i use this lens for sports and get many great shots on it, using a 350d and a markIIn this lens needs light to work well, so for water sports its great (which is what i shoot) it is also very manageable in size and can be hand held easyily with the right shutter speed. Indoor sport is not really an option, but for everything else its great, the price and versertility of this lens are also unbeatable. The auto focus on a 1d is as fast as is needed and if it is not in focus, dont blame the lend blame the user or the back ground... i use it all the time. This lens has made some shots which have been double page spreads etc, so i cant complain, plus at 400 mmm yet goes in a backpack.... youtried a 400mm 2.8?    Anyway, cant recommend it enough, this lens pays bills for me....
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gunnar1

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Canon 100-400mm f4.5-5.6
« Reply #7 on: September 03, 2007, 11:45:41 pm »

I own a 100-400 and a 70-200 2.8. My primary use for the 100-400 is for outdoor sport, mostly bike racing and soccer. With the reasonably small aperture at the long end, the 5.6 certainly needs more light than the 2.8 but the 2.8 with the 1.4tc loses a stop too. I will second the opinion that you lose the sharpness that is inherent in the 100-400 by using the tc on the 70-200. When I first bought my 70-200, I considered selling the 100-400 to help pay for it but have long been glad that I didn't do that.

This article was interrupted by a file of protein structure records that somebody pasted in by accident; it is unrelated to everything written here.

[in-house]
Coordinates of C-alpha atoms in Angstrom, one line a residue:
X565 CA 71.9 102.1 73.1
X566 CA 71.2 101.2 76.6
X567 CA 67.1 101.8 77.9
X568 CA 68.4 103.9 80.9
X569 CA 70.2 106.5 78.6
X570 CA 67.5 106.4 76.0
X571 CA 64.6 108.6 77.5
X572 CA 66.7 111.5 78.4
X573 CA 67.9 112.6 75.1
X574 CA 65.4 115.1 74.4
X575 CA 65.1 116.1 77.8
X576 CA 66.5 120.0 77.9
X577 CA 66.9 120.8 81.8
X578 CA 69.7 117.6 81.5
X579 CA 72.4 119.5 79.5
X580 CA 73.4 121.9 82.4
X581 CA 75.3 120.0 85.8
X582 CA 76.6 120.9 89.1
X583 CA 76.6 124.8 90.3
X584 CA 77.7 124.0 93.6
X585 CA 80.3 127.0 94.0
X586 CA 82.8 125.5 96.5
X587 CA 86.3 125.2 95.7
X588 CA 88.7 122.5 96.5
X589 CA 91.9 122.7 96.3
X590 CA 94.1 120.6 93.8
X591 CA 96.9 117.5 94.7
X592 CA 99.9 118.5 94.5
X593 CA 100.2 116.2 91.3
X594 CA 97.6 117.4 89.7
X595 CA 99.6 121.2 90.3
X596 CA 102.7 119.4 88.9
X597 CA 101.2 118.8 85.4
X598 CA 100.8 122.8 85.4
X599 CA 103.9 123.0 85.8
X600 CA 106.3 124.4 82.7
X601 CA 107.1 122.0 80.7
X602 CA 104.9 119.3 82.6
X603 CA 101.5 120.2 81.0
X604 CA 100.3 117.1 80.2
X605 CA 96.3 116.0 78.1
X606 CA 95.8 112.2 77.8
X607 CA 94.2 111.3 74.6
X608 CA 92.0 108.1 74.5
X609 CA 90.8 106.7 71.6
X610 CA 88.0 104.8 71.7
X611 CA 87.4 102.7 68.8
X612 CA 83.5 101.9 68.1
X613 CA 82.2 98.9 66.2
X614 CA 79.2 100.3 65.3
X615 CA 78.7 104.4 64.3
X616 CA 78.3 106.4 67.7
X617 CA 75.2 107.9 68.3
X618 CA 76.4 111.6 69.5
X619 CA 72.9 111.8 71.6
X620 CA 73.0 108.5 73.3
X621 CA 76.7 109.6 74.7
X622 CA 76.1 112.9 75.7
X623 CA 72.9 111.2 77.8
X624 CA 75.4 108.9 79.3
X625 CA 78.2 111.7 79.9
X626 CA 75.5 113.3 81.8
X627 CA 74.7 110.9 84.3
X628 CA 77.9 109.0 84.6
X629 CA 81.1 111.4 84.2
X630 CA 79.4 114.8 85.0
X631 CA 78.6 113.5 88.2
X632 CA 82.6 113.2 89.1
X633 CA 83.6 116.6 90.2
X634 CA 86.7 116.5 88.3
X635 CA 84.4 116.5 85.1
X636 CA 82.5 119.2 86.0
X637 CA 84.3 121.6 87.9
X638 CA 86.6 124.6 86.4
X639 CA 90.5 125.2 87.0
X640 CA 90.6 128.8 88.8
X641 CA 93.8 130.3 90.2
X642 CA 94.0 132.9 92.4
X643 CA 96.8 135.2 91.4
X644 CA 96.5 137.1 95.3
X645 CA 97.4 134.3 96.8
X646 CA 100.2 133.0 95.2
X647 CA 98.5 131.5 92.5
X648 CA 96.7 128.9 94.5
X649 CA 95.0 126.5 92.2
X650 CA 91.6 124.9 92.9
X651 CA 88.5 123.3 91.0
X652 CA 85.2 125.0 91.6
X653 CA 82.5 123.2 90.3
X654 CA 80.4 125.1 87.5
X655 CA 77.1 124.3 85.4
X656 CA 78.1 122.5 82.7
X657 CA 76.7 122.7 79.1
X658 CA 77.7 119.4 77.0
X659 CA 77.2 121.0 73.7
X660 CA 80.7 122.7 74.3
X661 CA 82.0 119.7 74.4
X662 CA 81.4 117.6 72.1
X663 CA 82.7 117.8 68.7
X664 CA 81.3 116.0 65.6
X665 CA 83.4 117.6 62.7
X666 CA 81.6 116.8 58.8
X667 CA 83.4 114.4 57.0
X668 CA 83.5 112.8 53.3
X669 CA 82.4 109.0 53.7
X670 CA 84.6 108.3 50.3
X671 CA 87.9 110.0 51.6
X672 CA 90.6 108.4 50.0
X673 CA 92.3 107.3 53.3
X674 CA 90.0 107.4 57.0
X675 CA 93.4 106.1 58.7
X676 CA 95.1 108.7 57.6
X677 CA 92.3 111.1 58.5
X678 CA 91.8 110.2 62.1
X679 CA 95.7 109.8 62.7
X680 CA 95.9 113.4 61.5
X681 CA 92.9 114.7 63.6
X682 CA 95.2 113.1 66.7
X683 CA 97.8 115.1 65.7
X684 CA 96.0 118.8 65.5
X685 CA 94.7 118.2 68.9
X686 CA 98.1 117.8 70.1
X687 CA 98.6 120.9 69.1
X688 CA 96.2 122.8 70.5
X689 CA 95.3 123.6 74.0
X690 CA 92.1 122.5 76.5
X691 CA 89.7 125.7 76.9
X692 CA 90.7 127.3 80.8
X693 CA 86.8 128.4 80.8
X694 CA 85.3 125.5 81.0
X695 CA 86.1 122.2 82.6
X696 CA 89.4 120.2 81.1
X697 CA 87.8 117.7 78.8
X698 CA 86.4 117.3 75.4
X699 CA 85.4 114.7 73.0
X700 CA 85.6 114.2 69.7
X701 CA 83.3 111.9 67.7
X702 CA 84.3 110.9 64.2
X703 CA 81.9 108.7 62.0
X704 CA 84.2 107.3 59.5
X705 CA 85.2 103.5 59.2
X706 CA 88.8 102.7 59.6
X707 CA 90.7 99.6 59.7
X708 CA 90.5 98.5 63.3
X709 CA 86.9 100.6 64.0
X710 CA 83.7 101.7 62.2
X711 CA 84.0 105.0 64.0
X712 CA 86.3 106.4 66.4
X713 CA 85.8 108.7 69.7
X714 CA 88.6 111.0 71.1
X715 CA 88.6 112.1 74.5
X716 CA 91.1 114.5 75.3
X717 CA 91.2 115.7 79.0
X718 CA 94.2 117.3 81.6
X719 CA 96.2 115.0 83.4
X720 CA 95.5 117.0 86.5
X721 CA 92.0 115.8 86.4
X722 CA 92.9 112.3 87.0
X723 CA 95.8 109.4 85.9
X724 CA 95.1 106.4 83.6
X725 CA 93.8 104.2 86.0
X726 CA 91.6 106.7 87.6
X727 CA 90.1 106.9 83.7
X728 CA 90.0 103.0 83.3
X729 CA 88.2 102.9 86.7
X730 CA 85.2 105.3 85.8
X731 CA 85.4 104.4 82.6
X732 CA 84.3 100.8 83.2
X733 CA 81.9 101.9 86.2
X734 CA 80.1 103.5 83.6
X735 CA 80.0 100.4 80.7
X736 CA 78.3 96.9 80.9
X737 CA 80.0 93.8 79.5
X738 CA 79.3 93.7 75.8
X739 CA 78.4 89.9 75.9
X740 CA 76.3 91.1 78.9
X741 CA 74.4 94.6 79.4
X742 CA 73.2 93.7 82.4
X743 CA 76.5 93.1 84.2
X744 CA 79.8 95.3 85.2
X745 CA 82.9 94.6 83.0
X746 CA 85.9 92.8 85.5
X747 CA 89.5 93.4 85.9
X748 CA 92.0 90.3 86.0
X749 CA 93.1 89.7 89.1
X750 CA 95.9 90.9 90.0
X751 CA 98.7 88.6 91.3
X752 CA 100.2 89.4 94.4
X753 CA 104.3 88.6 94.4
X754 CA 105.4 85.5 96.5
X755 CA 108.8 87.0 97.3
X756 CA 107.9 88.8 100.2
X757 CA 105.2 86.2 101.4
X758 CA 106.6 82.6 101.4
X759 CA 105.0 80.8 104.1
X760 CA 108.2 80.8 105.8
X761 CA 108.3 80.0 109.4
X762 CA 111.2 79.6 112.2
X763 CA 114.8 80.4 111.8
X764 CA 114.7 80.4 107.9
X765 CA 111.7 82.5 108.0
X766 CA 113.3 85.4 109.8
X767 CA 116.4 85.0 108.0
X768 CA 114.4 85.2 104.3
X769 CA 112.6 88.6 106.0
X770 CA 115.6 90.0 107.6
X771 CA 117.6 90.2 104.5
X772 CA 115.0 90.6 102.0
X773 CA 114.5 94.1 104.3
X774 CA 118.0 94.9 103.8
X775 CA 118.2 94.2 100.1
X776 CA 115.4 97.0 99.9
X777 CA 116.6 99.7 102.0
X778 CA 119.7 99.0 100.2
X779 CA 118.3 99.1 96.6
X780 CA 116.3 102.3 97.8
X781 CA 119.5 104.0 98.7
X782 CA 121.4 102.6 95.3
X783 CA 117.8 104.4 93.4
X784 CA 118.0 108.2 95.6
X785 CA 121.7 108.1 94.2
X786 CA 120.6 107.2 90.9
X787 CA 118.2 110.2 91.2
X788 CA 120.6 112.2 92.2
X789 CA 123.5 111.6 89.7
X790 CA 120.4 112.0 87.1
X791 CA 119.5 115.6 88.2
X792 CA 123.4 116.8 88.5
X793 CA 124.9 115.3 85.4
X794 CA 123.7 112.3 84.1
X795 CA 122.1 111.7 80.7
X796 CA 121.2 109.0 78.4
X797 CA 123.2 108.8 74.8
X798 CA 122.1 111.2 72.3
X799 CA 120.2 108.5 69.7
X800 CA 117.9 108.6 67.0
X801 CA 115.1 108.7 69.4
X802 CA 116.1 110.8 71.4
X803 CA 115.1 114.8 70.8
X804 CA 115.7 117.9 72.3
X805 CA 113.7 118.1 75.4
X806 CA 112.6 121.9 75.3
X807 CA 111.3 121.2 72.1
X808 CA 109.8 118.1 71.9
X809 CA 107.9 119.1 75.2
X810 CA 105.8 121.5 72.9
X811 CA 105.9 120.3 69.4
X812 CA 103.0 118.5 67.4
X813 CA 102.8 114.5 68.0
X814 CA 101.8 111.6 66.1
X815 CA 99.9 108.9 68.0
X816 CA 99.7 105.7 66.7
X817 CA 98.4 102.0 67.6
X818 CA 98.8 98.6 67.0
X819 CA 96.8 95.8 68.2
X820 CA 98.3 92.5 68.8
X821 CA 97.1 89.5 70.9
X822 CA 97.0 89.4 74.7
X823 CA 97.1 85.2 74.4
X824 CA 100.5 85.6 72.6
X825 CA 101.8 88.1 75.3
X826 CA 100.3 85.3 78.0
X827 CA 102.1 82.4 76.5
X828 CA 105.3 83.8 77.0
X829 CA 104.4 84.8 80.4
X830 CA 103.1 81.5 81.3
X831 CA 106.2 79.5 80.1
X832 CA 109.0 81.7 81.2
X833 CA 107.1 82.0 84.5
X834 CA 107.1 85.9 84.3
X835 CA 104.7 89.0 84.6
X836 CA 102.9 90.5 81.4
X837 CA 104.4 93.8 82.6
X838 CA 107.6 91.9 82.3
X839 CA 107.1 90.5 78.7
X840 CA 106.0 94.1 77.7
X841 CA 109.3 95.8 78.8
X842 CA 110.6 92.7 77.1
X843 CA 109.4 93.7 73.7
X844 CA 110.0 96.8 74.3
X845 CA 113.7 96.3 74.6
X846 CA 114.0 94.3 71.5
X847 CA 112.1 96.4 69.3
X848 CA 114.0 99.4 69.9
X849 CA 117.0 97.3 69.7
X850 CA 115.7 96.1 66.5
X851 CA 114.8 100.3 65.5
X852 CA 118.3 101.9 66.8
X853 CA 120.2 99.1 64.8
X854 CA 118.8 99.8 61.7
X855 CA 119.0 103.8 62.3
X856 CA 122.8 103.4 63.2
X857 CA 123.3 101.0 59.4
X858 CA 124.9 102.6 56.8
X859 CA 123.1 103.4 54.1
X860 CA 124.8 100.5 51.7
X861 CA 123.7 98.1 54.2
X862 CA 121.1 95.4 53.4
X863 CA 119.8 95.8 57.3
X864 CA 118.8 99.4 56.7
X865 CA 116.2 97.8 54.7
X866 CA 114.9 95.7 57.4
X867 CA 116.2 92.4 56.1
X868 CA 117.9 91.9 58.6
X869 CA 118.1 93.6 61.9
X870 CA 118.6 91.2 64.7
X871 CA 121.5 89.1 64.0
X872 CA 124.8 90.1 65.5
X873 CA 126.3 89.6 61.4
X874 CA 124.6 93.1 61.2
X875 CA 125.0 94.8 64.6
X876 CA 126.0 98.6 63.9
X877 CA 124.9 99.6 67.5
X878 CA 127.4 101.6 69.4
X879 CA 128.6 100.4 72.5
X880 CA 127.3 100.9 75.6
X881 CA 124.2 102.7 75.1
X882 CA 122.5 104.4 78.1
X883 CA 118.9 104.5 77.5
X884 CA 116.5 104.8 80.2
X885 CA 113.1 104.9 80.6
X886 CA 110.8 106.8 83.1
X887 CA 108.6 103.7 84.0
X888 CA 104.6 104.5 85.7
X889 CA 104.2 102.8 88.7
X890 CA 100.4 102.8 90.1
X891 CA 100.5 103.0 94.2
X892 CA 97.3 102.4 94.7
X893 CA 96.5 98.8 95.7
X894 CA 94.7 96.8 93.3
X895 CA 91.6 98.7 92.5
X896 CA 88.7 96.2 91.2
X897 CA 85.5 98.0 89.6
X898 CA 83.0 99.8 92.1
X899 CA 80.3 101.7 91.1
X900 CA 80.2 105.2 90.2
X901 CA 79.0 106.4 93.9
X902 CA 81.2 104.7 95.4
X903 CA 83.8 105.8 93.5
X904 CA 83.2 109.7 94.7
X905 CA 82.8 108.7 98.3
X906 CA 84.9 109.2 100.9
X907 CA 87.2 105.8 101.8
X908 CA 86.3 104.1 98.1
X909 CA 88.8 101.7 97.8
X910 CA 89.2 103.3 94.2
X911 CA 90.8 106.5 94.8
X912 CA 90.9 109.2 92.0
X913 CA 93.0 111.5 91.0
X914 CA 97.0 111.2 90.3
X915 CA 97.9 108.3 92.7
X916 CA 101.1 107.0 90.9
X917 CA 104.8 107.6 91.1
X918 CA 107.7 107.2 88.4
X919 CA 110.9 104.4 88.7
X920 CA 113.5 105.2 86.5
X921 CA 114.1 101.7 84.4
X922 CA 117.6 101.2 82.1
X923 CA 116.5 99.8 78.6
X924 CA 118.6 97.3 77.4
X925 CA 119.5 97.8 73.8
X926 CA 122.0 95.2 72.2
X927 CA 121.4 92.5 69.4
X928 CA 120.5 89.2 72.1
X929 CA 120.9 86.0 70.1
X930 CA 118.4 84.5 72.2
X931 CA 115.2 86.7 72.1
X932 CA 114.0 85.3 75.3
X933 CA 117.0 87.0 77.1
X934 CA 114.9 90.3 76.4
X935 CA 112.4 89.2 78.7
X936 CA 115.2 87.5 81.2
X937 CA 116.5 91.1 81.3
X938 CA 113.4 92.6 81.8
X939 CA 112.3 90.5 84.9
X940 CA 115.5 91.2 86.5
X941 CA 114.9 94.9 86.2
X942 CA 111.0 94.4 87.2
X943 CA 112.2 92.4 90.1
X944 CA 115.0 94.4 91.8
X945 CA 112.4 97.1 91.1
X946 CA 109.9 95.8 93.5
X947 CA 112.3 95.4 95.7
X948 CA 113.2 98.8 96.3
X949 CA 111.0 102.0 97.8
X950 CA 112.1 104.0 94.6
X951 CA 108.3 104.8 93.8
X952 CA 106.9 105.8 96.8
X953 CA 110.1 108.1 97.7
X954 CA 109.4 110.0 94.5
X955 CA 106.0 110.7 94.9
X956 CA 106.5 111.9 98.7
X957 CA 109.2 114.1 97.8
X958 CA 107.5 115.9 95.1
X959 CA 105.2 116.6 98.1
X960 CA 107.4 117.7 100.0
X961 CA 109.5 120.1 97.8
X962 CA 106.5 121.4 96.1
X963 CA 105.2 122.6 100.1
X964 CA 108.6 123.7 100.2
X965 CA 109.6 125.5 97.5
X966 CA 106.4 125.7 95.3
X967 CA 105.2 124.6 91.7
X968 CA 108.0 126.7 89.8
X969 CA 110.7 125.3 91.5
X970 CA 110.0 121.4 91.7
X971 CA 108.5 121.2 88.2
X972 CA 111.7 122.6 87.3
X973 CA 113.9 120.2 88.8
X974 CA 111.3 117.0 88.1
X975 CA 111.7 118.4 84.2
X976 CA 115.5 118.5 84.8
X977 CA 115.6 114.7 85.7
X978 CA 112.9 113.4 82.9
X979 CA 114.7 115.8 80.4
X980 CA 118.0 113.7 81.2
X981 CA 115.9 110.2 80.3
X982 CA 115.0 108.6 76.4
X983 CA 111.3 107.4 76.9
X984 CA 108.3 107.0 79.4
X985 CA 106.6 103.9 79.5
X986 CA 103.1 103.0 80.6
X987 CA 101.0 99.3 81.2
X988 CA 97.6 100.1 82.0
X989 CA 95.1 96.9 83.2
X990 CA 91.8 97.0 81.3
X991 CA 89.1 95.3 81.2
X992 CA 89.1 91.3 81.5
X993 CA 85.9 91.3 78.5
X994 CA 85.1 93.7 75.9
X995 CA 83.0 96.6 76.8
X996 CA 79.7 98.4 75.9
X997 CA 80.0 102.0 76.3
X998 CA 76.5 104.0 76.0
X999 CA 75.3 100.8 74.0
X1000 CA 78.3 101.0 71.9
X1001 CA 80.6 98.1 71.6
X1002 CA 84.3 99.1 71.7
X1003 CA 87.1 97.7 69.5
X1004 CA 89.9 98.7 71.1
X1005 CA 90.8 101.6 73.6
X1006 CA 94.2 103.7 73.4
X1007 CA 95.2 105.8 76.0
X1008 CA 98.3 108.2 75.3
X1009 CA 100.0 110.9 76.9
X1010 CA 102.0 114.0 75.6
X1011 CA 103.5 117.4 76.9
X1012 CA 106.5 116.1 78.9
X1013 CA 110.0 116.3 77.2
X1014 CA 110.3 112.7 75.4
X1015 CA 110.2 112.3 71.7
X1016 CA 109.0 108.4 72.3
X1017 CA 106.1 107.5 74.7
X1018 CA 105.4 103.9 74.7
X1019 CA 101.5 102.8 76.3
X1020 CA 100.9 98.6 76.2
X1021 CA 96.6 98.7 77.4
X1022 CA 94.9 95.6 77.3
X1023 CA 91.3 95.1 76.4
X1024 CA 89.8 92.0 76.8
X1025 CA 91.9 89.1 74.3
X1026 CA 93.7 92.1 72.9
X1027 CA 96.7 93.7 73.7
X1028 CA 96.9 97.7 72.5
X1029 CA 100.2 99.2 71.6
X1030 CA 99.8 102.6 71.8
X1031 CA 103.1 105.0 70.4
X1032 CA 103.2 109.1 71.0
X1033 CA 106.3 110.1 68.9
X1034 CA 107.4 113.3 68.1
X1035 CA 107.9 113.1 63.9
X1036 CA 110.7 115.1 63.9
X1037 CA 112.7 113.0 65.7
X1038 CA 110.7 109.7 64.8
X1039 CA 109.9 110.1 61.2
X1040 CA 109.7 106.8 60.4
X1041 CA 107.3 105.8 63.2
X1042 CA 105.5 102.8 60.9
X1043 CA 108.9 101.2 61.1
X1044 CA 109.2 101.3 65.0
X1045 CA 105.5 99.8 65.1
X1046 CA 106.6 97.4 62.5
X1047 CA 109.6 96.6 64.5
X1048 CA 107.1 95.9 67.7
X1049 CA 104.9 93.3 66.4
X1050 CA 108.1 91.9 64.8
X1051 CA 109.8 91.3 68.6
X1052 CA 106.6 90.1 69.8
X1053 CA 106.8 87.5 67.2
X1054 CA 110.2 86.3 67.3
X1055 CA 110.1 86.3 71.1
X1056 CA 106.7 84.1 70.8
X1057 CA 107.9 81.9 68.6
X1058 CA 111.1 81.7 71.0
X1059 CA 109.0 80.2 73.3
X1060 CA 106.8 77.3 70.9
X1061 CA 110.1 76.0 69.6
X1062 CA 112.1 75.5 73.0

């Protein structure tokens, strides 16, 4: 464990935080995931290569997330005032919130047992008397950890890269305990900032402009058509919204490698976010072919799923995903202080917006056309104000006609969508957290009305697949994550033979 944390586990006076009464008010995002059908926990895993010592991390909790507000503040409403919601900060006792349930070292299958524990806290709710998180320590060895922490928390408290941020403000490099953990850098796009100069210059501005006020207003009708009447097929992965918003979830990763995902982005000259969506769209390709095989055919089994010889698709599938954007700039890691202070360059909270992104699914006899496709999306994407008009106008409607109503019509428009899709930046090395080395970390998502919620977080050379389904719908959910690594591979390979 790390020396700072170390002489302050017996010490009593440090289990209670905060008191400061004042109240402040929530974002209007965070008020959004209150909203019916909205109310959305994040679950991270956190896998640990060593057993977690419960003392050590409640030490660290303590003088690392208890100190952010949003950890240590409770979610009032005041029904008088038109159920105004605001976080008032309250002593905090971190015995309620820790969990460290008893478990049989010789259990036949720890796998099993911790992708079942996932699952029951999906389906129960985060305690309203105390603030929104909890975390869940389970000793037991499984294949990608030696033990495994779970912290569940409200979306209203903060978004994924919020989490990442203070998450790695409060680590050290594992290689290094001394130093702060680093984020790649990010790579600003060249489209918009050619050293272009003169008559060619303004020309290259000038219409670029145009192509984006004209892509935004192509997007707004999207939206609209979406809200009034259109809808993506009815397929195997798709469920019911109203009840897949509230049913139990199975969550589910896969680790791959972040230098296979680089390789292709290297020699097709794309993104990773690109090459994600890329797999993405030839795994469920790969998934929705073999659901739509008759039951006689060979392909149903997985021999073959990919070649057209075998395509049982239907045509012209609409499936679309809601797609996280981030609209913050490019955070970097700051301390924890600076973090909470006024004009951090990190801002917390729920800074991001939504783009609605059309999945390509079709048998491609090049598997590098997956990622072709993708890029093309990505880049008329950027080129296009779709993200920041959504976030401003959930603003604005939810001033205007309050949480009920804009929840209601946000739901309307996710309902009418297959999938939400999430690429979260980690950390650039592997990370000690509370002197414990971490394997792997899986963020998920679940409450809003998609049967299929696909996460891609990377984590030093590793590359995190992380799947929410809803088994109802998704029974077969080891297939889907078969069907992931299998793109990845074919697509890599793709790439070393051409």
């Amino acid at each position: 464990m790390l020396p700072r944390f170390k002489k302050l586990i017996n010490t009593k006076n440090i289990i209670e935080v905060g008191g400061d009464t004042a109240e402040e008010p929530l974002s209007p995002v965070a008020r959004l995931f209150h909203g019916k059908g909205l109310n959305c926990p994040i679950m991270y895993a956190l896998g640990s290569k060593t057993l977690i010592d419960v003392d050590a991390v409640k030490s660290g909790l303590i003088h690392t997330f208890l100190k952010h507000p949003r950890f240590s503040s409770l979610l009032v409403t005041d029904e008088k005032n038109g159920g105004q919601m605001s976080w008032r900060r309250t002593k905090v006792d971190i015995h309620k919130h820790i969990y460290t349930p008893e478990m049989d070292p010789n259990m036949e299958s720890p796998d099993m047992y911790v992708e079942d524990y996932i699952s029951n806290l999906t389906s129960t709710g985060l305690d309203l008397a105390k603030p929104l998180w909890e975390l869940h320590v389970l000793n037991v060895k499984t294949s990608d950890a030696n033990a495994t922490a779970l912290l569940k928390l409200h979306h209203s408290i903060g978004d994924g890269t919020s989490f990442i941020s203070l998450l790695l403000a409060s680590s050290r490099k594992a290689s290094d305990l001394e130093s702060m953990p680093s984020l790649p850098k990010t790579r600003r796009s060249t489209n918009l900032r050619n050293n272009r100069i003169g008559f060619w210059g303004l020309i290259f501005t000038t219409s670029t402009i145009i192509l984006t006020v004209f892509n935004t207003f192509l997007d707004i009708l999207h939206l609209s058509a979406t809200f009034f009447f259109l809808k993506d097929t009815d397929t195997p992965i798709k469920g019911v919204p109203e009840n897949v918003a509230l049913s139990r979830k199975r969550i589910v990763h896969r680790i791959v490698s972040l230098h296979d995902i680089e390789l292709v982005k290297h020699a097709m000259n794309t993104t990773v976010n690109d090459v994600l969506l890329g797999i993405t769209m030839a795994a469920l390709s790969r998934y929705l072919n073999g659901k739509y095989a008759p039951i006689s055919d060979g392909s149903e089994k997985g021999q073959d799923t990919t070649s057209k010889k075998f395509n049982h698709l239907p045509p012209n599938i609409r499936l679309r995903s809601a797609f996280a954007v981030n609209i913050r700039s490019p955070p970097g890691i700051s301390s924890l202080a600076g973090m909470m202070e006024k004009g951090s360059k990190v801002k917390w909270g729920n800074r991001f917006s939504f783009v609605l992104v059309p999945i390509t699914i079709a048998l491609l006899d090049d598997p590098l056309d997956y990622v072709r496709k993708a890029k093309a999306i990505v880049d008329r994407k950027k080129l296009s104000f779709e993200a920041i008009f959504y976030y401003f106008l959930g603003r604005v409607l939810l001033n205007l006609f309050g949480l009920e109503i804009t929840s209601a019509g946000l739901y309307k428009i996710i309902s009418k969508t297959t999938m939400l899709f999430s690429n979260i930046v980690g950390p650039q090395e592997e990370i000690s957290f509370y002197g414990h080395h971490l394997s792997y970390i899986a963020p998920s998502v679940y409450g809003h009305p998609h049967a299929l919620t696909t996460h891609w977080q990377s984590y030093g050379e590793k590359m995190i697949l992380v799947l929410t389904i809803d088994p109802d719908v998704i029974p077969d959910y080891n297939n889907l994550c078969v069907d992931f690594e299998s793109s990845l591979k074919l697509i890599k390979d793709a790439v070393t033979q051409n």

The 100-400 isn't great for all situations but sounds like a good choice for your application.

Richard
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Nill Toulme

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Canon 100-400mm f4.5-5.6
« Reply #8 on: September 04, 2007, 10:25:47 am »

My two cents would be that for daylight sport shooting the 100-400 is a better option than the 70-200 f/2.8L IS with 1.4x.  The 70-200 by itself is certainly superior to the 100-400, but I consider it to be borderline unusable with the 1.4x (and completely unusable with the 2x) because of the extender's deleterious effects on both IQ and AF performance.

So, if you can live with the reach of the 70-200 on the 1.6x, fine.  But if you know you're going to need more than that and you know you'll be shooting in decent light, I'd go with the 100-400.

That said, it's perhaps worth adding that the 70-200 is a much more useful all-round lens for other things including portraits and indoor stage work.

Nill